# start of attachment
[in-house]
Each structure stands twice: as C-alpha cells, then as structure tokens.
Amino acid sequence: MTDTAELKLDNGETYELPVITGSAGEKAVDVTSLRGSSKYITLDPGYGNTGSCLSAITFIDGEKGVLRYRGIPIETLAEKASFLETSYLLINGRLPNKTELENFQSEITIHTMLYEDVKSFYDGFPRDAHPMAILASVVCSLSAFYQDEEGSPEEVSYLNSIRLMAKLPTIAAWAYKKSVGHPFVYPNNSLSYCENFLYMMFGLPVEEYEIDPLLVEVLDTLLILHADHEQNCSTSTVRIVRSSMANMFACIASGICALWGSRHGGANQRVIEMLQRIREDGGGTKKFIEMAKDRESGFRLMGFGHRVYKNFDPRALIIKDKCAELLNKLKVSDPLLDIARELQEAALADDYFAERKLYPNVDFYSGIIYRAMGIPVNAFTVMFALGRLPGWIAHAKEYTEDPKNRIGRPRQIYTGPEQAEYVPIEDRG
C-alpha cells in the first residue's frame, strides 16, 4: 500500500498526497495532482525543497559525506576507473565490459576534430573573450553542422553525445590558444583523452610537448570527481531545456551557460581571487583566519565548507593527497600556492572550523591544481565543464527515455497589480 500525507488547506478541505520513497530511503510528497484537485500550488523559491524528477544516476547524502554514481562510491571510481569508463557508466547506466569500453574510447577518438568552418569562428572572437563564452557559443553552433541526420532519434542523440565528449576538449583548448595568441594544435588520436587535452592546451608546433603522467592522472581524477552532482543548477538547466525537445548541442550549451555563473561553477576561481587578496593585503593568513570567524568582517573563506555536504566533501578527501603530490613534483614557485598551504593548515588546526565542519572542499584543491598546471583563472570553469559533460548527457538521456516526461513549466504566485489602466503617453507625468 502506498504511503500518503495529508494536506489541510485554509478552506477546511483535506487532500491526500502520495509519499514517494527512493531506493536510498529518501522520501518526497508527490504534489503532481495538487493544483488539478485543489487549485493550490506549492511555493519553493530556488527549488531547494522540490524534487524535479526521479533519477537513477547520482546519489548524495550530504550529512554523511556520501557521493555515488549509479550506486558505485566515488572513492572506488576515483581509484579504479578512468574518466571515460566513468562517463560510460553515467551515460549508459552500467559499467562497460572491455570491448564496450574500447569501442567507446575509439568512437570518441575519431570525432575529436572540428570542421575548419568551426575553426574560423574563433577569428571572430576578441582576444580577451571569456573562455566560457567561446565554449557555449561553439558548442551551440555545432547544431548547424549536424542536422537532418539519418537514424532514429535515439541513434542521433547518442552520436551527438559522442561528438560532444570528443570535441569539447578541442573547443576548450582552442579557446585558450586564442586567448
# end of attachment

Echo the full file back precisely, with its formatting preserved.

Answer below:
[in-house]
Each structure stands twice: as C-alpha cells, then as structure tokens.
Amino acid sequence: MTDTAELKLDNGETYELPVITGSAGEKAVDVTSLRGSSKYITLDPGYGNTGSCLSAITFIDGEKGVLRYRGIPIETLAEKASFLETSYLLINGRLPNKTELENFQSEITIHTMLYEDVKSFYDGFPRDAHPMAILASVVCSLSAFYQDEEGSPEEVSYLNSIRLMAKLPTIAAWAYKKSVGHPFVYPNNSLSYCENFLYMMFGLPVEEYEIDPLLVEVLDTLLILHADHEQNCSTSTVRIVRSSMANMFACIASGICALWGSRHGGANQRVIEMLQRIREDGGGTKKFIEMAKDRESGFRLMGFGHRVYKNFDPRALIIKDKCAELLNKLKVSDPLLDIARELQEAALADDYFAERKLYPNVDFYSGIIYRAMGIPVNAFTVMFALGRLPGWIAHAKEYTEDPKNRIGRPRQIYTGPEQAEYVPIEDRG
C-alpha cells in the first residue's frame, strides 16, 4: 500500500498526497495532482525543497559525506576507473565490459576534430573573450553542422553525445590558444583523452610537448570527481531545456551557460581571487583566519565548507593527497600556492572550523591544481565543464527515455497589480 500525507488547506478541505520513497530511503510528497484537485500550488523559491524528477544516476547524502554514481562510491571510481569508463557508466547506466569500453574510447577518438568552418569562428572572437563564452557559443553552433541526420532519434542523440565528449576538449583548448595568441594544435588520436587535452592546451608546433603522467592522472581524477552532482543548477538547466525537445548541442550549451555563473561553477576561481587578496593585503593568513570567524568582517573563506555536504566533501578527501603530490613534483614557485598551504593548515588546526565542519572542499584543491598546471583563472570553469559533460548527457538521456516526461513549466504566485489602466503617453507625468 502506498504511503500518503495529508494536506489541510485554509478552506477546511483535506487532500491526500502520495509519499514517494527512493531506493536510498529518501522520501518526497508527490504534489503532481495538487493544483488539478485543489487549485493550490506549492511555493519553493530556488527549488531547494522540490524534487524535479526521479533519477537513477547520482546519489548524495550530504550529512554523511556520501557521493555515488549509479550506486558505485566515488572513492572506488576515483581509484579504479578512468574518466571515460566513468562517463560510460553515467551515460549508459552500467559499467562497460572491455570491448564496450574500447569501442567507446575509439568512437570518441575519431570525432575529436572540428570542421575548419568551426575553426574560423574563433577569428571572430576578441582576444580577451571569456573562455566560457567561446565554449557555449561553439558548442551551440555545432547544431548547424549536424542536422537532418539519418537514424532514429535515439541513434542521433547518442552520436551527438559522442561528438560532444570528443570535441569539447578541442573547443576548450582552442579557446585558450586564442586567448